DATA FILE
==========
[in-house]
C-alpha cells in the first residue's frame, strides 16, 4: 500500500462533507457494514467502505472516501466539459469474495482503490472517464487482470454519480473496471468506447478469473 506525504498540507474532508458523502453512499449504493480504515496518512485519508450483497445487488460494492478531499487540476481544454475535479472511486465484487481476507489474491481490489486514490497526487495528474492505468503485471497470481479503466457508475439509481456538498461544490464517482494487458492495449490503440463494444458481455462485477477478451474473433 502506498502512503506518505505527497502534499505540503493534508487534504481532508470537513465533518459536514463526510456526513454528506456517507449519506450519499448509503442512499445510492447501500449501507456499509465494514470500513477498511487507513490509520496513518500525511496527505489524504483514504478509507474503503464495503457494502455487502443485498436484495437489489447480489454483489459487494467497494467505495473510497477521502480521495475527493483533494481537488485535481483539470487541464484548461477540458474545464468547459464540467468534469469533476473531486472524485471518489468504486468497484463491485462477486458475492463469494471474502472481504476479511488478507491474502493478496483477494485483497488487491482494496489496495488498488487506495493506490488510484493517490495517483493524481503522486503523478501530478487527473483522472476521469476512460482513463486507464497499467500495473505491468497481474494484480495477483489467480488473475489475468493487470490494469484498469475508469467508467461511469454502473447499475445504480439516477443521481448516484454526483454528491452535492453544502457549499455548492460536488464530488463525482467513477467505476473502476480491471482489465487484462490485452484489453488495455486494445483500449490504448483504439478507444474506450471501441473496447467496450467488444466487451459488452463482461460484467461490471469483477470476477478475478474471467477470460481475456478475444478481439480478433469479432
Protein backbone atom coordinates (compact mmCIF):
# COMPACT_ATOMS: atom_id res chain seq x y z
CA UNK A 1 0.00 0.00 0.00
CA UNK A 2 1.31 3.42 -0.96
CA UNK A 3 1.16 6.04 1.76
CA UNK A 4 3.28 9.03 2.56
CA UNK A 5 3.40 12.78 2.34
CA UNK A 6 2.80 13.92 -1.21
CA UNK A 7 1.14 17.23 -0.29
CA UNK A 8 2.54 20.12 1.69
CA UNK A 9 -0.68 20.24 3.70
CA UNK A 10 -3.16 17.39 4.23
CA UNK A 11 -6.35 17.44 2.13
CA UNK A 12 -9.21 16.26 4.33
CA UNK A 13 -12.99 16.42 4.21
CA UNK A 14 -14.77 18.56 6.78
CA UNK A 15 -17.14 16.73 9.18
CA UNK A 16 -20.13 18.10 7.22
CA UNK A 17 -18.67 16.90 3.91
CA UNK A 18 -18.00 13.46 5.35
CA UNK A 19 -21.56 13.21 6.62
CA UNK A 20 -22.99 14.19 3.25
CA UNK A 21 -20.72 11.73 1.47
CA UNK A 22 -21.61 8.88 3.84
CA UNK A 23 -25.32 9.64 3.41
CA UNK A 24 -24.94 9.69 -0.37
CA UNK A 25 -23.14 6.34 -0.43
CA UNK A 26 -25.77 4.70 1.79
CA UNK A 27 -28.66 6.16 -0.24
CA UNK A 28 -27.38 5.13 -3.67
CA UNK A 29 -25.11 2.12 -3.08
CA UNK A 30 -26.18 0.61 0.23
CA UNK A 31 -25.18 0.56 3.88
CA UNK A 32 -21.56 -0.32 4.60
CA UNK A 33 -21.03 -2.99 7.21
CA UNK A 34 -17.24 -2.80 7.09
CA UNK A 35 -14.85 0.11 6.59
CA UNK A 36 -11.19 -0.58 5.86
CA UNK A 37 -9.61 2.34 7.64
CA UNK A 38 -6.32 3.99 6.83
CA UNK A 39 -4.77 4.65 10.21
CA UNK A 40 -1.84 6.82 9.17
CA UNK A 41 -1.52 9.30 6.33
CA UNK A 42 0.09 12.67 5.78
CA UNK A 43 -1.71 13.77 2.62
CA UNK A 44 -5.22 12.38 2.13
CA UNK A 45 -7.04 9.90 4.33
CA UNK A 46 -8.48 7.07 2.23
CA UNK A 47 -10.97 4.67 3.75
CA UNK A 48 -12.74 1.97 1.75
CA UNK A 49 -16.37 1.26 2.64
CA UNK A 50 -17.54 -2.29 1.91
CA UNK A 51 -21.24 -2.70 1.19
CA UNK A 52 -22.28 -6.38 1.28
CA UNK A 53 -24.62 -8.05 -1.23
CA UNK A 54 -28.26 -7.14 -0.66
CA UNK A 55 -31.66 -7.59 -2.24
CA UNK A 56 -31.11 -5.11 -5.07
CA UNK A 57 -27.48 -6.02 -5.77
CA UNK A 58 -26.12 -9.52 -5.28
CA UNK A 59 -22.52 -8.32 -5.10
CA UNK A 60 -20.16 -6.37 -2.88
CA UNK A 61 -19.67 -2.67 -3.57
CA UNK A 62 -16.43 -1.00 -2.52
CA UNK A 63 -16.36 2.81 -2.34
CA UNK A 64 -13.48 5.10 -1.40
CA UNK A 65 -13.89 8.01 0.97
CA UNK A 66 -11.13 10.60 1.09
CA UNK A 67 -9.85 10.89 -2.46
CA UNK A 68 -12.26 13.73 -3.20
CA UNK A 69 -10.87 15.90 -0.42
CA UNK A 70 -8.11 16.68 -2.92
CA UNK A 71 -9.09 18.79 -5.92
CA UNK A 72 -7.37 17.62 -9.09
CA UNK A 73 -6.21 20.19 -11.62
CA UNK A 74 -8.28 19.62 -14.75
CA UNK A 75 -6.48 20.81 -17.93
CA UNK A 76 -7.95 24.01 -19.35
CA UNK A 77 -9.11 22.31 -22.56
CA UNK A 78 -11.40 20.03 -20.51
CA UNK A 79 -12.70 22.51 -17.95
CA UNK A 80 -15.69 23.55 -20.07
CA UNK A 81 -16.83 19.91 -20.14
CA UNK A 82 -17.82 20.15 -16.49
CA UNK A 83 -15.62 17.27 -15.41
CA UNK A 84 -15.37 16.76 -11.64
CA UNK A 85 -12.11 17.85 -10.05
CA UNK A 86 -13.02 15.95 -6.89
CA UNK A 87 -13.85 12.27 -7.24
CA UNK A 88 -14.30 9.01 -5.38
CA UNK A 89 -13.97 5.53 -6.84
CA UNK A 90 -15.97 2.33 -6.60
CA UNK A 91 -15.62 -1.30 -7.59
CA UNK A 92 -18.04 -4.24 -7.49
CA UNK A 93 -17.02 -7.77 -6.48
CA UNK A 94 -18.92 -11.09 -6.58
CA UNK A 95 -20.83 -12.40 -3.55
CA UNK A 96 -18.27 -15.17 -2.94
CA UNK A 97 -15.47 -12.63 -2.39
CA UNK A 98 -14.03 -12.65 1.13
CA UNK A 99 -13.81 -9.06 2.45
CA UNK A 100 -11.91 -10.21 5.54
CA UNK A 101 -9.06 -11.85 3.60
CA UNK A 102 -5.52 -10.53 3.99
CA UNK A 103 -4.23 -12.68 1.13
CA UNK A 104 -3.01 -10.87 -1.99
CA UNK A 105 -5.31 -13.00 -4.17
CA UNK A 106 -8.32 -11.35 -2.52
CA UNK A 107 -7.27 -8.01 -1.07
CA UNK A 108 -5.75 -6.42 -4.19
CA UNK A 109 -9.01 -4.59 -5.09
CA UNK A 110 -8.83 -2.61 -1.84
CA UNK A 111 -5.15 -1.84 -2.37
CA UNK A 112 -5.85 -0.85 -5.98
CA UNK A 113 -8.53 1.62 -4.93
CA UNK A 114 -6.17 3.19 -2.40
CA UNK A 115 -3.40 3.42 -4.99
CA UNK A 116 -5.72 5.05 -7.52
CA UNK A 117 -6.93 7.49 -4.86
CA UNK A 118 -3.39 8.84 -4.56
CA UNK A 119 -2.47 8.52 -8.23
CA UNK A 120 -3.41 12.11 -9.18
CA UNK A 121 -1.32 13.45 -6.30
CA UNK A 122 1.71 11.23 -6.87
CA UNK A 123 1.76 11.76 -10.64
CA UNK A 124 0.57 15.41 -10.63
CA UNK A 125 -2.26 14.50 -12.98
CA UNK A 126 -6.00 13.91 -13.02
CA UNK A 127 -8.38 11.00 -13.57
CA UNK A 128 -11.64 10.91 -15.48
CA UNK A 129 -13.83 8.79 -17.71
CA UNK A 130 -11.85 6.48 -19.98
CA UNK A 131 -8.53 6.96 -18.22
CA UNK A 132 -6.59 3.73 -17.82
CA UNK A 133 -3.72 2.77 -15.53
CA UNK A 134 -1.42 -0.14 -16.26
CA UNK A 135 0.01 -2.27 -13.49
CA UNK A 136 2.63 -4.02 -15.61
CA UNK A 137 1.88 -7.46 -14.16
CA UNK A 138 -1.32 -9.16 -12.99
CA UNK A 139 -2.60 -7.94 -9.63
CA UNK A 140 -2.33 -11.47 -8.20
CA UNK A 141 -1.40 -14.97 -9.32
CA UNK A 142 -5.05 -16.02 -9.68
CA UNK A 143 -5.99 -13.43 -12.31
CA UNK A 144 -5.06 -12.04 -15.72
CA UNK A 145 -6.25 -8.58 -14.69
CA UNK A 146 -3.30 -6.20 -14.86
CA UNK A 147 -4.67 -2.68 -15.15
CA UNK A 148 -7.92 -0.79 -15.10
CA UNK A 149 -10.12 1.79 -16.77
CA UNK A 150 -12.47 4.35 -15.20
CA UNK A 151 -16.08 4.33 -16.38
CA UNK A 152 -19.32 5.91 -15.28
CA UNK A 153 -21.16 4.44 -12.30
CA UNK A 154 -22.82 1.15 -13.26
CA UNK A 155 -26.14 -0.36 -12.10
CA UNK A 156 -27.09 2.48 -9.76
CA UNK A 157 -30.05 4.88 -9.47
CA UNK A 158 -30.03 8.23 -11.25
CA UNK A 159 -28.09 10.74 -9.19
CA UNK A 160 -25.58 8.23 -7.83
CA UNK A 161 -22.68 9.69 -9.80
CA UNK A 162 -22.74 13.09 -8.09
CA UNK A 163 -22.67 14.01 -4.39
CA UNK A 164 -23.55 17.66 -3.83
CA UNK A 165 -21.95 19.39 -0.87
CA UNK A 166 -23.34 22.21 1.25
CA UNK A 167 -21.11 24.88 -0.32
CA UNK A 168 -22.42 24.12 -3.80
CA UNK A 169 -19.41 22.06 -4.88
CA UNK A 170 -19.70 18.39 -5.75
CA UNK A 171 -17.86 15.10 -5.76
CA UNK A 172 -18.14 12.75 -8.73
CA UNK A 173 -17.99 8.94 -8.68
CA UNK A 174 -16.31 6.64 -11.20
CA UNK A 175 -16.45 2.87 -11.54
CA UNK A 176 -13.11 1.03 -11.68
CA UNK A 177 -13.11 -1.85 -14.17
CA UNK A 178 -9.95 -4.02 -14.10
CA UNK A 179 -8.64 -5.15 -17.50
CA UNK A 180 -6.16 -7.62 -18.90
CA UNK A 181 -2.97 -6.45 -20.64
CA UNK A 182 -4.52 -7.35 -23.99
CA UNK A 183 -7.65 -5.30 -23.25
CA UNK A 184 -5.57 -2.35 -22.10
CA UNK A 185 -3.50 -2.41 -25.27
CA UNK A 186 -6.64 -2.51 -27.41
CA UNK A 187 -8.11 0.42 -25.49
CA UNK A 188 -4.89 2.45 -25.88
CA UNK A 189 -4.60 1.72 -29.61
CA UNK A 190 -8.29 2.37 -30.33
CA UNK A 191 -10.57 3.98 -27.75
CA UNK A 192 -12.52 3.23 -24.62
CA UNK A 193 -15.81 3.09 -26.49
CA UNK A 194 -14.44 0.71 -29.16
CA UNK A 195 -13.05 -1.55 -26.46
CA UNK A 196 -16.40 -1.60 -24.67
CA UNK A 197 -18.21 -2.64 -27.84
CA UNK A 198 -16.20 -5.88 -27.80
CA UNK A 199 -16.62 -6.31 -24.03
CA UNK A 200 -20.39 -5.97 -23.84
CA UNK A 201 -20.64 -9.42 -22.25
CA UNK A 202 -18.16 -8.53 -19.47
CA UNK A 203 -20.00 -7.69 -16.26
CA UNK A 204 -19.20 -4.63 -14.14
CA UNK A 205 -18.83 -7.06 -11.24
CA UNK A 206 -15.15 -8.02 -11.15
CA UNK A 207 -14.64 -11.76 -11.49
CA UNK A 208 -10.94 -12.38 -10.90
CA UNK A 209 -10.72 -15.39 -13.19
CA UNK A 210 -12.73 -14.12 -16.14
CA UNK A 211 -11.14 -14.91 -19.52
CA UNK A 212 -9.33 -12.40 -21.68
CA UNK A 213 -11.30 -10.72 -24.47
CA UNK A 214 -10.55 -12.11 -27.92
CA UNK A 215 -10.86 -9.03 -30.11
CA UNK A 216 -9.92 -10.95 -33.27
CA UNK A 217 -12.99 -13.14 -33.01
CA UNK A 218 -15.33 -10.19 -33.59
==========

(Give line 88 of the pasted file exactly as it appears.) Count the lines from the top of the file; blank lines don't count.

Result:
CA UNK A 84 -15.37 16.76 -11.64